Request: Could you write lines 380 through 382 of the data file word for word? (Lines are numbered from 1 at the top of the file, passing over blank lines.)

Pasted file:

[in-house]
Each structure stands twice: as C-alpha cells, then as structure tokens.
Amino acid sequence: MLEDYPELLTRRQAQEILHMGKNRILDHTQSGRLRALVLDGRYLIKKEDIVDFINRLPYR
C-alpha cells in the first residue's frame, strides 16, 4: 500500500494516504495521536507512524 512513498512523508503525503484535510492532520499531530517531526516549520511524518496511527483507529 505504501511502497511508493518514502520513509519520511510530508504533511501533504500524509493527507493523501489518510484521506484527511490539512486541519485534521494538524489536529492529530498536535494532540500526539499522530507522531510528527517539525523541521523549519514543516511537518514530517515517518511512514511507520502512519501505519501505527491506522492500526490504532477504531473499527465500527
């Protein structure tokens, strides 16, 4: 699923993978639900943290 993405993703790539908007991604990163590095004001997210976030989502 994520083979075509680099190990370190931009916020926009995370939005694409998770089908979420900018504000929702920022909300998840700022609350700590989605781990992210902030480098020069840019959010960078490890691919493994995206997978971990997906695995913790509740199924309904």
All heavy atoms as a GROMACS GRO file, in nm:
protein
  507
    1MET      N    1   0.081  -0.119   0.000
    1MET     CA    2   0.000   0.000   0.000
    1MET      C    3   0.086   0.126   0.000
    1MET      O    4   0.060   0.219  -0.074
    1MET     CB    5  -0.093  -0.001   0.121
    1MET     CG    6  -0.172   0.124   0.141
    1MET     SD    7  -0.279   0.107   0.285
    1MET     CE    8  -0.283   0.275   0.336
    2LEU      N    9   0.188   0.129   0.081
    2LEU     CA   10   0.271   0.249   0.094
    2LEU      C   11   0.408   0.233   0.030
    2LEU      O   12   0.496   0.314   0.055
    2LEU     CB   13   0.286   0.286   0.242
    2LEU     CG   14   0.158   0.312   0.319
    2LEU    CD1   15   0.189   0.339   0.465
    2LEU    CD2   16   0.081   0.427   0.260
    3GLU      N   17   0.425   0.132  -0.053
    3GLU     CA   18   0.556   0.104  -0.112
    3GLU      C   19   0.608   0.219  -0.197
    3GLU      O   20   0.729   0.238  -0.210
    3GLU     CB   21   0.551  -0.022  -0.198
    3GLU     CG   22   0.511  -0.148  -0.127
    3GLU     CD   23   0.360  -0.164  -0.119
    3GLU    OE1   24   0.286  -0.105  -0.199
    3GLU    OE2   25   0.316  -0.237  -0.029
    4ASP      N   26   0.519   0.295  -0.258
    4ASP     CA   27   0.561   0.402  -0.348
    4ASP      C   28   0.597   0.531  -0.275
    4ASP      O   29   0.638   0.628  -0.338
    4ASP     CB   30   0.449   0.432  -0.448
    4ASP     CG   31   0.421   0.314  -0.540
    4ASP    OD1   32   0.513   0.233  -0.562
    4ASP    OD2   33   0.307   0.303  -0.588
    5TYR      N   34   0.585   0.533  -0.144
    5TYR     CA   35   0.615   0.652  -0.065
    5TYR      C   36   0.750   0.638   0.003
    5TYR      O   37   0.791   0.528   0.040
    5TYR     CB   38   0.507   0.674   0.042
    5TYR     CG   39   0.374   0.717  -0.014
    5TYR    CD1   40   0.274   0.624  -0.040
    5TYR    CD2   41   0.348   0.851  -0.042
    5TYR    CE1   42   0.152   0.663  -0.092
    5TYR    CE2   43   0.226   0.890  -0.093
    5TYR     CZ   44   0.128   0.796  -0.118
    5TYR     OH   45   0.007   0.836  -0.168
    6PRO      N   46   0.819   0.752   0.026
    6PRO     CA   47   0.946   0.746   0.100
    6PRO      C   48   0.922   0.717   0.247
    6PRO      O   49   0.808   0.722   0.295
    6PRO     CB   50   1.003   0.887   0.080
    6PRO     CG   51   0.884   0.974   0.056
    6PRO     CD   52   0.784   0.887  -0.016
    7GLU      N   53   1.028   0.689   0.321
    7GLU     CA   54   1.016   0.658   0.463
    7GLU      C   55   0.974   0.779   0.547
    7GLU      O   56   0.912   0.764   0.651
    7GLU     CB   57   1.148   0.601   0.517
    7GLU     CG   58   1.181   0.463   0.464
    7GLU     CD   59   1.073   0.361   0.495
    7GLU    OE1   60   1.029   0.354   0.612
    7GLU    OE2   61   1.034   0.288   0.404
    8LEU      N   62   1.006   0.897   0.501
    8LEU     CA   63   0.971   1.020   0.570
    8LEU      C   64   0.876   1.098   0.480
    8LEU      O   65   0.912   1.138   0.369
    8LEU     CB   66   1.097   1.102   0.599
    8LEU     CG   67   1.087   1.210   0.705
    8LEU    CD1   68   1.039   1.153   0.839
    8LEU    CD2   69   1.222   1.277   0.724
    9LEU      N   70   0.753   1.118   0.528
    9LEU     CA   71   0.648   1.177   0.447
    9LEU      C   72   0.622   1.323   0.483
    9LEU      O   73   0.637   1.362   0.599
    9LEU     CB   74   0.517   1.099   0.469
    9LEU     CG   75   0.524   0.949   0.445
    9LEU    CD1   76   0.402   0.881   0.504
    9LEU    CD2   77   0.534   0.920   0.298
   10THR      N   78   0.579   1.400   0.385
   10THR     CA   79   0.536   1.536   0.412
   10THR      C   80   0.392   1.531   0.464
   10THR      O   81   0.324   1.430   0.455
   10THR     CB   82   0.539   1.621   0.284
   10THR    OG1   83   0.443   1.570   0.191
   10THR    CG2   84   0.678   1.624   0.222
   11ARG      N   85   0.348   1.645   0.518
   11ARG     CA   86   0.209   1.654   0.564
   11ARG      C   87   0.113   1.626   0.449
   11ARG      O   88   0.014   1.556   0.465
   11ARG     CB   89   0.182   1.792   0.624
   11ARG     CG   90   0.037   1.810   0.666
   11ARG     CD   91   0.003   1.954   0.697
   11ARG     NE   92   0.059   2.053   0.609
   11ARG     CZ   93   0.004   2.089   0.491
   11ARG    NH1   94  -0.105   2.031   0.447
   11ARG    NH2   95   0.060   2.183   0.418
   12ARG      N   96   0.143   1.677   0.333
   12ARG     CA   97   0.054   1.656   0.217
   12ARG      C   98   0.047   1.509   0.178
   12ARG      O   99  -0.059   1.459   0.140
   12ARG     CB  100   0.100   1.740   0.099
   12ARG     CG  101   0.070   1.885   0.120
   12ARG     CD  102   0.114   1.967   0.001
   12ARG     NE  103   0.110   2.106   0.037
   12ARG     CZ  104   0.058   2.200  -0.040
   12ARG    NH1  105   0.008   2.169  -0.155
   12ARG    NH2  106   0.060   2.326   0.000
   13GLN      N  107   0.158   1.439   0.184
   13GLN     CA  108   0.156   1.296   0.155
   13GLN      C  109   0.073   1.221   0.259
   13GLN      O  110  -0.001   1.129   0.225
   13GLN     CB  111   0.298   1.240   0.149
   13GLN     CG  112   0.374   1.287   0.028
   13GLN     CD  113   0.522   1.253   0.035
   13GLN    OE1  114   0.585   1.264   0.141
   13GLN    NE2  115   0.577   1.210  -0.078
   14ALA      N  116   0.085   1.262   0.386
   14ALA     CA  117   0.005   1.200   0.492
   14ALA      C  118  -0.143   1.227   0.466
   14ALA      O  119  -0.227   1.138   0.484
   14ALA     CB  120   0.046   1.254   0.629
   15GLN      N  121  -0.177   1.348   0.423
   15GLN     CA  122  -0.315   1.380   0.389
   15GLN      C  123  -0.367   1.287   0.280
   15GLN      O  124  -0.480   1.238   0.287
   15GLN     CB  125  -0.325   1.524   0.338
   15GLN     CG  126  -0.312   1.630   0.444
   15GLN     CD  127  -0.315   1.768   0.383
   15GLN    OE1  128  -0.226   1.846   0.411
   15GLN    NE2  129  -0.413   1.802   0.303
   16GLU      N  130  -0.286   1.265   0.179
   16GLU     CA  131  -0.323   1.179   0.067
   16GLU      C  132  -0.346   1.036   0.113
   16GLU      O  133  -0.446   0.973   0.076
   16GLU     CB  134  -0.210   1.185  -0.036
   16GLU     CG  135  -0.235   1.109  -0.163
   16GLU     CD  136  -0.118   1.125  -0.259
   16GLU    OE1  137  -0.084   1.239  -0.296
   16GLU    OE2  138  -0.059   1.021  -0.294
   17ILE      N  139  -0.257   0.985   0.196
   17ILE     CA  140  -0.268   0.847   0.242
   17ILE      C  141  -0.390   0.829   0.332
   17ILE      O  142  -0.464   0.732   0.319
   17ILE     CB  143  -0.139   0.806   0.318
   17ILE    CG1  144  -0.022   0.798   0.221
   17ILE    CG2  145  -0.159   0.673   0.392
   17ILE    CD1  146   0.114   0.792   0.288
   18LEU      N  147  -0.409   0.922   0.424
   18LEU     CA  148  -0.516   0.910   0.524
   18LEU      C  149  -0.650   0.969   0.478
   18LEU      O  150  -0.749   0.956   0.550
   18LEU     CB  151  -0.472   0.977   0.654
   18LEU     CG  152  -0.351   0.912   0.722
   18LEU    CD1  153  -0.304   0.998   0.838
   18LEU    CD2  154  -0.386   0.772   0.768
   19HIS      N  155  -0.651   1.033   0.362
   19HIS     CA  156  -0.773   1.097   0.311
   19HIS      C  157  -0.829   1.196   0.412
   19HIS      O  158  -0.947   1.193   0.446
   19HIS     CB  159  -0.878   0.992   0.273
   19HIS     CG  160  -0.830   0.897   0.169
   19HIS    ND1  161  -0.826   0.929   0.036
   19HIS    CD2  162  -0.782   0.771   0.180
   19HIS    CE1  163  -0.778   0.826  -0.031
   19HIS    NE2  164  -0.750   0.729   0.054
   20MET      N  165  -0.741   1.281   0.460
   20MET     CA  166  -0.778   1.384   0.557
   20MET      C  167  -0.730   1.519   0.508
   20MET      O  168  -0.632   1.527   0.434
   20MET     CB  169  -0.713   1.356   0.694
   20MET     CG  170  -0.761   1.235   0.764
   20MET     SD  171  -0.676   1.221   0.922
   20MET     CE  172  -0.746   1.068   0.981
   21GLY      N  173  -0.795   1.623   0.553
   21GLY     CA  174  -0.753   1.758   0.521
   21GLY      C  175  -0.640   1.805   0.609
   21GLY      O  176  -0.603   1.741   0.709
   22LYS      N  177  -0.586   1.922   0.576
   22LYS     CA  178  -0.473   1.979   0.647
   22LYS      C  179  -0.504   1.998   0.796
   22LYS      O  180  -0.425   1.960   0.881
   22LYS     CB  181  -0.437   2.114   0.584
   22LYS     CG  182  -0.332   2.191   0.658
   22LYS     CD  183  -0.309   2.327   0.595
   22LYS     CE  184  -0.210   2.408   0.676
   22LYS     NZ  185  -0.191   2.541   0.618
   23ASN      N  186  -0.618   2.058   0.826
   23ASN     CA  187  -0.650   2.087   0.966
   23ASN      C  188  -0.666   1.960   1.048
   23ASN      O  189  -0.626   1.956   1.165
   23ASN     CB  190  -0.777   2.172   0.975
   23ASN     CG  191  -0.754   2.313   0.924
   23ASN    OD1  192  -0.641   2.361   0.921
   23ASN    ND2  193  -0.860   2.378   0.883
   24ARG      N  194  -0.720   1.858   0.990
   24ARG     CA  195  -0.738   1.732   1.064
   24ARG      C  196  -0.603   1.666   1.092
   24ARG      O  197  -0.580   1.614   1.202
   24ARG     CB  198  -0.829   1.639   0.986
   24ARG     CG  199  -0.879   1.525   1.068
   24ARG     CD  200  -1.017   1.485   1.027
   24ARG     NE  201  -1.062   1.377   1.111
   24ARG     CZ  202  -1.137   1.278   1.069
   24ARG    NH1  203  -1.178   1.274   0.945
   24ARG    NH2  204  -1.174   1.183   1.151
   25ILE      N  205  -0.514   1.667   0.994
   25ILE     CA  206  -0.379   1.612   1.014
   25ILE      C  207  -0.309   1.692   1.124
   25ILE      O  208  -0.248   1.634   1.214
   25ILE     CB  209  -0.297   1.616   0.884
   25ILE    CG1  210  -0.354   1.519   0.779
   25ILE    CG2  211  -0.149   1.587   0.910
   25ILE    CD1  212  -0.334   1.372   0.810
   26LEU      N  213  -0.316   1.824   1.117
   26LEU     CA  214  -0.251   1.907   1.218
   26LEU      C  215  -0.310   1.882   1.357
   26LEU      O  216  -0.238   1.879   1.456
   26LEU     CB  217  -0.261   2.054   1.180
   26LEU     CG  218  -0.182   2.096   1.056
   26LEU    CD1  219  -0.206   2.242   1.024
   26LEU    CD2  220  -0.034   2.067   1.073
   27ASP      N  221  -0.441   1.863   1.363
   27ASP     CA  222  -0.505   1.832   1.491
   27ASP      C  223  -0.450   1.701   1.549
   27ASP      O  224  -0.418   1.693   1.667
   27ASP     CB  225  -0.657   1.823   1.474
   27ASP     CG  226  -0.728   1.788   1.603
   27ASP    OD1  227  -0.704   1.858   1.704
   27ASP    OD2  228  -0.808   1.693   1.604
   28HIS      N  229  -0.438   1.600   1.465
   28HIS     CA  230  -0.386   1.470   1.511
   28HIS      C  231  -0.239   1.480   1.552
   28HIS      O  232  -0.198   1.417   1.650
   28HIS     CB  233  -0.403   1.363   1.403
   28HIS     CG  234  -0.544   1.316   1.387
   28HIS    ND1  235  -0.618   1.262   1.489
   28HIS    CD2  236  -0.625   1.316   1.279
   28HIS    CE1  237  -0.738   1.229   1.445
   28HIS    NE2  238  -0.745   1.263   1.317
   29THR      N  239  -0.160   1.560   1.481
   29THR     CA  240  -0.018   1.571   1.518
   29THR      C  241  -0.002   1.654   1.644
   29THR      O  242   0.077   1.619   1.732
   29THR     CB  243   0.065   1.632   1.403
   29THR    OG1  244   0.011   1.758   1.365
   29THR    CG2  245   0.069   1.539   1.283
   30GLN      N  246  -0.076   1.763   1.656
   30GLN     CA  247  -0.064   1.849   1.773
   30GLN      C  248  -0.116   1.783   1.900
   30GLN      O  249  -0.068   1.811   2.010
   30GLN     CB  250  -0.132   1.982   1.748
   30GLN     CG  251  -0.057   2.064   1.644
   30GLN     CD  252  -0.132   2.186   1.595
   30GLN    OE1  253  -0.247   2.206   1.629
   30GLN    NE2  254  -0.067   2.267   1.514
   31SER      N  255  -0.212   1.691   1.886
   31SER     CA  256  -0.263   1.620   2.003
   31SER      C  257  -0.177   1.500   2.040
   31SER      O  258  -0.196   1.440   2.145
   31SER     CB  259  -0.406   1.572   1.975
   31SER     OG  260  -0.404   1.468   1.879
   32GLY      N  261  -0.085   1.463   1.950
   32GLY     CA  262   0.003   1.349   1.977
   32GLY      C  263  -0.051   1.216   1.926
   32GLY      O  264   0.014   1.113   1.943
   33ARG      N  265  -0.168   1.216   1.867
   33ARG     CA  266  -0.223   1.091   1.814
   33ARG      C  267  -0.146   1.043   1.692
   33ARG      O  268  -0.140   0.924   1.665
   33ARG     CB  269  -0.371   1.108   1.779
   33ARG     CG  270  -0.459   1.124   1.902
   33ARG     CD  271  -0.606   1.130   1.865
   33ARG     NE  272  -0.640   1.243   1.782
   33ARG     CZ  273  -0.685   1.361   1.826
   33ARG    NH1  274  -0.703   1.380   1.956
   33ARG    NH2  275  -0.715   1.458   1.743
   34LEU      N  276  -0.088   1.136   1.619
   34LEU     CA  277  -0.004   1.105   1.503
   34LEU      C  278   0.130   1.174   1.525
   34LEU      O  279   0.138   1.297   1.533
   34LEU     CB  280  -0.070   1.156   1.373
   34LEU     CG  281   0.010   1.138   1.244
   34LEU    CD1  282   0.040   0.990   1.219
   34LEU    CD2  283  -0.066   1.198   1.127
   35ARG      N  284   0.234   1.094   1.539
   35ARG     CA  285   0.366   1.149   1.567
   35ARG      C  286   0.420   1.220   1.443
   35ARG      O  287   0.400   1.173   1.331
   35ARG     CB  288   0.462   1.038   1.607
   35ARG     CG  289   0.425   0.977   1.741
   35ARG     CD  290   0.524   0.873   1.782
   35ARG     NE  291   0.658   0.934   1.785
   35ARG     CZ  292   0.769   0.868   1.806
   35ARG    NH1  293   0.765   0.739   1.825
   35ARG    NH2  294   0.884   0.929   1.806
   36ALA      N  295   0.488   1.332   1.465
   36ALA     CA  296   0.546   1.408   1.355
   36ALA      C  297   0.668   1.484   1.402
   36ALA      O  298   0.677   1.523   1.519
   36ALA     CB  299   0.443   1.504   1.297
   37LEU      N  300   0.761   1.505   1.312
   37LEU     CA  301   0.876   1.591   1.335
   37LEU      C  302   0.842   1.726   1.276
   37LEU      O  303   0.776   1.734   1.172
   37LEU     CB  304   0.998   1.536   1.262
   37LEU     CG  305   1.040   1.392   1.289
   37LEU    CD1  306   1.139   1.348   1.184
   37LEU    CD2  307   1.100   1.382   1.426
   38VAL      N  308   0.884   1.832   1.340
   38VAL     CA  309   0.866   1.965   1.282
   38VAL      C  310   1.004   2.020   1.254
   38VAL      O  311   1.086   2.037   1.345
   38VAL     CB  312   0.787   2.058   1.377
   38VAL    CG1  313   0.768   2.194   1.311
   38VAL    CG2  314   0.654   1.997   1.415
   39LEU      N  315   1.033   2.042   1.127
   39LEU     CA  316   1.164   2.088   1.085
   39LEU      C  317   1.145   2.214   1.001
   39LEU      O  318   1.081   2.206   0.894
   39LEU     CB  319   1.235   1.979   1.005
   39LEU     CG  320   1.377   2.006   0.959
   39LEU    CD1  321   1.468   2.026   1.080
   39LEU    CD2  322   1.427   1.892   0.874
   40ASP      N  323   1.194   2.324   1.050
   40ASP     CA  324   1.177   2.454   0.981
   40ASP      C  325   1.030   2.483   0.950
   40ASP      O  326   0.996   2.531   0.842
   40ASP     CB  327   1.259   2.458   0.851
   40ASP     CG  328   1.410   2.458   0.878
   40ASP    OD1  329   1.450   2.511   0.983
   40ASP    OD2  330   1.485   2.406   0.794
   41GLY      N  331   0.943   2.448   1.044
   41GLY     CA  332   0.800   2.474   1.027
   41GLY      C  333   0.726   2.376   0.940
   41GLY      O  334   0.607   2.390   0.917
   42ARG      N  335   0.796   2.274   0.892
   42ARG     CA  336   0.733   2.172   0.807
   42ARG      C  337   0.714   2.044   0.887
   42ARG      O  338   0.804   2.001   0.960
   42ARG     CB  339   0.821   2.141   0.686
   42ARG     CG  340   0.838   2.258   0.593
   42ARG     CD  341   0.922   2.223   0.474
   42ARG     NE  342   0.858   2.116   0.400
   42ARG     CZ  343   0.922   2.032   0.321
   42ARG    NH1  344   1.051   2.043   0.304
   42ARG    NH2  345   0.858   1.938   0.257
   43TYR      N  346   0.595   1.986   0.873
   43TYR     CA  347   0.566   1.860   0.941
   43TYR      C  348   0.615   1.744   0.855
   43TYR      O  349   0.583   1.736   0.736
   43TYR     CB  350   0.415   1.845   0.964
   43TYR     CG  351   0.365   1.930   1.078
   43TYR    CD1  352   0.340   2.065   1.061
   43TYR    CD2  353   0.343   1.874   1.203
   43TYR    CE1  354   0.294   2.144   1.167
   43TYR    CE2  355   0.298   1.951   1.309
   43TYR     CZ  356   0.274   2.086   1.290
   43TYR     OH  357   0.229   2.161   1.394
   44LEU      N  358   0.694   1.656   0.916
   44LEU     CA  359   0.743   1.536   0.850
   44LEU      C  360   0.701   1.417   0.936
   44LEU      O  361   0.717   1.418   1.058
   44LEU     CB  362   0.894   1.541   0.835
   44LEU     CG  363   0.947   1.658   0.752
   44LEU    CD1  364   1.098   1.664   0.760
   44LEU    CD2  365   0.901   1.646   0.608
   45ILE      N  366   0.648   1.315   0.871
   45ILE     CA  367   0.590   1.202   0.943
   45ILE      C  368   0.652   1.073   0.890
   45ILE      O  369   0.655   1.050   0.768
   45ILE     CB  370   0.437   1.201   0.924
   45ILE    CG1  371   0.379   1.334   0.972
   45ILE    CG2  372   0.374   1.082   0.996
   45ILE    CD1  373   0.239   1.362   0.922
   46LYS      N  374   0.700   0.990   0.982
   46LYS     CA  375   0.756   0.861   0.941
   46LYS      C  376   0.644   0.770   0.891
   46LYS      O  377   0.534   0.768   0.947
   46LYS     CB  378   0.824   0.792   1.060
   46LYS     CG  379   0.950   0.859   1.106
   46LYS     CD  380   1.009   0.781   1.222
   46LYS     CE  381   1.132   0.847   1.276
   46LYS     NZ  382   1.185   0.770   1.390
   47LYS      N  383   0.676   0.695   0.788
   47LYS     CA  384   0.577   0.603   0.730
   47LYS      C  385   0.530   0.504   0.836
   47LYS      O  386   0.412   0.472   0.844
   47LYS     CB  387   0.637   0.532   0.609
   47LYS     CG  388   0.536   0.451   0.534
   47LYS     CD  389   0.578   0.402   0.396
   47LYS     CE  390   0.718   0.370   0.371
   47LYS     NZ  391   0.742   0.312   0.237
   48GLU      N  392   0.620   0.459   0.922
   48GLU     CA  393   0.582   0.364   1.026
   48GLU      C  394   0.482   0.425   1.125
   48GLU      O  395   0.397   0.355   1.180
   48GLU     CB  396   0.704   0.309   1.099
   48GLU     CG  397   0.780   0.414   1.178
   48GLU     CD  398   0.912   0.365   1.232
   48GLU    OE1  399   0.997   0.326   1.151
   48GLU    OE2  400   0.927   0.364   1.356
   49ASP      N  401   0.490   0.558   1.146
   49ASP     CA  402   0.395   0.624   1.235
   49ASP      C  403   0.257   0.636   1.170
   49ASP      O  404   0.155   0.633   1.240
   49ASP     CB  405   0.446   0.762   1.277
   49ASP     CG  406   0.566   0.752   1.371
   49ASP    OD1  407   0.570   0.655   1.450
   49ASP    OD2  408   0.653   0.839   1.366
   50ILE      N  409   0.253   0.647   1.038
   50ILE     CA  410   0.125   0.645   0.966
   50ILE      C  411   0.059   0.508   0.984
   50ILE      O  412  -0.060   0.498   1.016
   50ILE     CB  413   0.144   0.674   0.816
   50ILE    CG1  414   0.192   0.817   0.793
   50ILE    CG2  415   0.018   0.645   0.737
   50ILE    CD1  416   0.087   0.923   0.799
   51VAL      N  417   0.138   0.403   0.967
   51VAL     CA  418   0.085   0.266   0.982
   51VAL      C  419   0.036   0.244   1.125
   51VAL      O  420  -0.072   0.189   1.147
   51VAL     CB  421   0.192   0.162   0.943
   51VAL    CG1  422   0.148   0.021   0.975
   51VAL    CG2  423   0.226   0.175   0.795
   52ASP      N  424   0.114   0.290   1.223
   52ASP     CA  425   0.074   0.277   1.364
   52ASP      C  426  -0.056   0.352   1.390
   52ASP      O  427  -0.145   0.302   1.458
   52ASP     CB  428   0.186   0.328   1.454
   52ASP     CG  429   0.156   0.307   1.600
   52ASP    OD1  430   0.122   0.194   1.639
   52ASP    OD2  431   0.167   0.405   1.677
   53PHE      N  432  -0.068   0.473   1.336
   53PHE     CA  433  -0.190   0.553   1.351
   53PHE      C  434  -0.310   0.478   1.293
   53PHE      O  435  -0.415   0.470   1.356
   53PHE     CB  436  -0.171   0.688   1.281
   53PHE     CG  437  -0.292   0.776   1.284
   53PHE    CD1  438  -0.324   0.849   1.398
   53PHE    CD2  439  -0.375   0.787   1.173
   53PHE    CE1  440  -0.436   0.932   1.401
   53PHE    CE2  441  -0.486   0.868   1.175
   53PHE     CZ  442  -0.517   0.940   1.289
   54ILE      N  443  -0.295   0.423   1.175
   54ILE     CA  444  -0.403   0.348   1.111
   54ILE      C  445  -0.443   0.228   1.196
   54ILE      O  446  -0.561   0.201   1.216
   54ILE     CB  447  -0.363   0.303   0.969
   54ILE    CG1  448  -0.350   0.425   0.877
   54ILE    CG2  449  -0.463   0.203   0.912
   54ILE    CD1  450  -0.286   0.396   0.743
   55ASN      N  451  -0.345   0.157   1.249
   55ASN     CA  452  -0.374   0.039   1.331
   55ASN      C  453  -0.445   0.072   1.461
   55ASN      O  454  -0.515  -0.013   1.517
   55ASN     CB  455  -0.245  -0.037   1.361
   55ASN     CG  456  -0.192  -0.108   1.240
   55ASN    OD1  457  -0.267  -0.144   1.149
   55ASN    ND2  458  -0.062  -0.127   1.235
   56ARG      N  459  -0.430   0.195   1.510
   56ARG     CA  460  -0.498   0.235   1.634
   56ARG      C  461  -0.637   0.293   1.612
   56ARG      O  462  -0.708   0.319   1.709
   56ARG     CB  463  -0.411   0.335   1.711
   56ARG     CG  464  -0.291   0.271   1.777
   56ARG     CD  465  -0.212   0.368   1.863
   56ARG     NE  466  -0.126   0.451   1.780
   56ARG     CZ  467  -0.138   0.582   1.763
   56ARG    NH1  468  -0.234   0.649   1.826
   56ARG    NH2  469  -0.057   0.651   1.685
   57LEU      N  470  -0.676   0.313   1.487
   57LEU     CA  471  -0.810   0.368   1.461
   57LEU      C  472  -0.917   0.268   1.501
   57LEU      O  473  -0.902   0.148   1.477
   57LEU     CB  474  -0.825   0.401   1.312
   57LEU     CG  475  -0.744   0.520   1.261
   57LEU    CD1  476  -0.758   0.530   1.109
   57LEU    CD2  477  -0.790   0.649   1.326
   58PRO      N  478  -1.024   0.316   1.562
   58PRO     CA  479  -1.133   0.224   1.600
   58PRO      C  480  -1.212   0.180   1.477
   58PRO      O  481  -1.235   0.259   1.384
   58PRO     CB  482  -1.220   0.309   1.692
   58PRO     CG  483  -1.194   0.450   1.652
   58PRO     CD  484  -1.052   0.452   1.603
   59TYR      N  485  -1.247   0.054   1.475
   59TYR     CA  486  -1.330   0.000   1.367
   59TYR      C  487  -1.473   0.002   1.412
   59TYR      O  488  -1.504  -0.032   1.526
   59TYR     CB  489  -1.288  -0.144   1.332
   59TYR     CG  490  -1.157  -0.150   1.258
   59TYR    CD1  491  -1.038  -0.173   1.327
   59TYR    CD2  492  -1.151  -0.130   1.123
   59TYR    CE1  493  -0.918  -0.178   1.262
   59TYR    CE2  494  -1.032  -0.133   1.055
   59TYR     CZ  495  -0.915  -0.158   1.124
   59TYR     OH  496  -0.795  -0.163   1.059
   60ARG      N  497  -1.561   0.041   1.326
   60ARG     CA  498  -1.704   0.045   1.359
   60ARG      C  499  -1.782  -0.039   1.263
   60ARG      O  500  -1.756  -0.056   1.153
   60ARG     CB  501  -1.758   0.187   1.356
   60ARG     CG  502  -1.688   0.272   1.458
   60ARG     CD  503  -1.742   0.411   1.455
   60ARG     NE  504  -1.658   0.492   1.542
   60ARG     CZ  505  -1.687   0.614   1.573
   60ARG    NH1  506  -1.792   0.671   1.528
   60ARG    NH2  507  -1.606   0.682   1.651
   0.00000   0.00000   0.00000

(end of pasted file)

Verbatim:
   45ILE    CG2  372   0.374   1.082   0.996
   45ILE    CD1  373   0.239   1.362   0.922
   46LYS      N  374   0.700   0.990   0.982